E&H Art Department Student Exhibition 2023

E&H Art Department Student Exhibition 2023
March 20, 2023 – April 15, 2023

Artalk March 27, 2023, Kennedy~Reedy Theatre

Visual art students at Emory & Henry display a rare creative and entrepreneurial spirit that starts with a unique hands-on approach to learning from our award-winning faculty. This expertise carries on long after graduation and into the professional world. Each individual explores a rich array of approaches toward creating while investing original ideas through painting, drawing, photography, collage, graphic design, printmaking, ceramics, sculpture, mixed media, and any number of combinations of art-making techniques.

We are proud to present their research at the McGlothlin Center for the Arts.

Artist Statements

Veronica Garrou

Takes Two, archival pigment print, 2022 Takes Two, archival pigment print, 2022 My work is focused around two topics – diverse storytelling and representation. Diverse storytelling is important to me as an artist because it provides a platform to share a range of narratives and shows that there is value in an array of experiences and perspectives. More specifically, storytelling focuses on circumstance, curiosity, characters, conversations, and conflicts. I want my show to embody these elements of storytelling through a diverse array of settings, characters, and conflicts, while presenting them in a format that would promote curiosity. I chose comic book covers because in this medium the cover art and layout are important in creating curiosity in the audience. Without a strong cover, it is unlikely a consumer would think to pick up a comic no matter the story being told inside.

The next topic my work focuses on is representation. When thinking about representation in my work I think there are three main ideas that are important. The first is that an individual can, if they try, connect to any character. More specifically, a character does not have to be an exact copy of an individual in terms of how you identify for you to connect to them. It is more the shared experiences that bind us. The second is that in modern media representation and in turn how you identify has become something that needs to be announced.But in reality a person’s sexuality, gender and race are more nuanced. One cannot know these specific things just by viewing someone’s presentation. This is present in my show through gender. I tried to present some characters as more neutral and in my feedback I have found many people see them as different genders. Lastly, I believe that the media needs to present characters and tell their stories without pigeonholing them according to their unique differences. This is why I tried to present a range of characters partaking in a range of experiences.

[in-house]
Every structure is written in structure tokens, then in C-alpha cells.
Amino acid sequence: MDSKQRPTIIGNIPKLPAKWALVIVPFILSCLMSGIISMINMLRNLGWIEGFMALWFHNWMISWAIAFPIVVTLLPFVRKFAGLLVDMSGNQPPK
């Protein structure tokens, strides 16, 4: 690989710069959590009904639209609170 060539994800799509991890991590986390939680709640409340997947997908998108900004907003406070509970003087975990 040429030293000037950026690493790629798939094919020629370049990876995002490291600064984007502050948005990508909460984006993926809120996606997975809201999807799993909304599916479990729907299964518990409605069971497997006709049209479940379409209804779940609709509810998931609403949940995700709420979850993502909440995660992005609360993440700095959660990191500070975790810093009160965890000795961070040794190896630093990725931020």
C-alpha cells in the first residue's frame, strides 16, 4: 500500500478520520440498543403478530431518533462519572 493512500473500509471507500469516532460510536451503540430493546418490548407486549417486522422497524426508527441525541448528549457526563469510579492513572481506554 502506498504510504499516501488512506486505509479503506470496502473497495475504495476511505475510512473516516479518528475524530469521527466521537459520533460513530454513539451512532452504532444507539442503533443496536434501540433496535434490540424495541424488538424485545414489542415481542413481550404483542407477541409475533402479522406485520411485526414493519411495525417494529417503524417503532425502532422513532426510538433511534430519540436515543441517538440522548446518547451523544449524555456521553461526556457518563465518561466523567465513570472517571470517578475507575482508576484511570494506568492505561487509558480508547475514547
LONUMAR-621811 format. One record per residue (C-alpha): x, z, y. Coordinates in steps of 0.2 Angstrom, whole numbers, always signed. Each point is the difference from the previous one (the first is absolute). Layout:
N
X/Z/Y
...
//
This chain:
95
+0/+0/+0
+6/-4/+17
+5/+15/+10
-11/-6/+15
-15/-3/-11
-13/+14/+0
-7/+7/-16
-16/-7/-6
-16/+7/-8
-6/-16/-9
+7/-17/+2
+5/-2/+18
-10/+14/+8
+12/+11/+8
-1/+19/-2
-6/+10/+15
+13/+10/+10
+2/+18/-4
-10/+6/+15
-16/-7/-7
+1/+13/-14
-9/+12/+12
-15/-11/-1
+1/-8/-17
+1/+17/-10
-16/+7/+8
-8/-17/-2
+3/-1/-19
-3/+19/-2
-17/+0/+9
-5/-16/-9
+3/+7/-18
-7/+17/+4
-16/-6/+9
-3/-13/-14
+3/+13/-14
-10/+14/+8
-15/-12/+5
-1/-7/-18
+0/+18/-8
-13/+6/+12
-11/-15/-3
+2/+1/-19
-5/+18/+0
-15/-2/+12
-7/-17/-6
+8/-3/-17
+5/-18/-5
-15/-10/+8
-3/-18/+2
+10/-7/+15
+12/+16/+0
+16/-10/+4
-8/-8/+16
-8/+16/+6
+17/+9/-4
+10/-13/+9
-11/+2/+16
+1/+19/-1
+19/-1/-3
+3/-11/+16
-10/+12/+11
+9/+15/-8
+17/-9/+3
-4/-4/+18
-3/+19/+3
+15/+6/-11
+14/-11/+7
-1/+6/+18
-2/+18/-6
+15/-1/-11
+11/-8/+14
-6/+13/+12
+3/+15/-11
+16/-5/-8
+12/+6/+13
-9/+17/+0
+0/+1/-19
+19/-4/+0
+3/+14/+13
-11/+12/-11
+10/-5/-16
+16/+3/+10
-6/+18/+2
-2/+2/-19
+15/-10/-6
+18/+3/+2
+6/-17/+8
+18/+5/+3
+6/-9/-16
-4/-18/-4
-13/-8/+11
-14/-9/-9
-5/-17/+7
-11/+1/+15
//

My work is meant to tell a range of stories and present an array of characters. My work exudes a sense of vibrant intrigue. Much like the media that inspires me it is unapologetic. I seek for my work to inspire others to create.

Josh Levy

Oh My God, intaglio and aquatint print, 9 Oh My God, intaglio and aquatint print, 9 3/4” x 13”, 2022 In my work I like to capture the emotions and essence of people and artists I admire and am inspired by. I listen to music most of the time while working and try to immortalize the feeling of the music in every work, and I have been drawn to these influences for a while now, even if I do not fully understand why. Furthermore, I work mainly with acrylic and oil paints on canvas and wood panel, and intaglio and aquatint printmaking. When it is appropriate, I also enjoy incorporating embroidery into my work, usually with beading.

Additionally, I am influenced by many queer and queer-supporting artists. I could only make art of people if I am sure that they love and support this community and everyone in it. Similarly, my artwork tends to gravitate towards figures of women. I love the strength of women and how they fight for their voices in a patriarchal society that tries to push them down and silence them. I do not necessarily feel like I, as a male identifying person, need to speak for the women that I paint, but I want to thank them for how they make me feel through their work, and their support for others.

Furthermore, color is one of the most prominent assets in my work and I try to make my color choices intentional and impactful. If one of my works is more solemn or more angry, peaceful or stressed, I want it to be perceivable in the color palette I have chosen. I never want somebody to be bored with what they see when they walk past one of my works. I want the colors to pull them in so they can see the details in the work up close.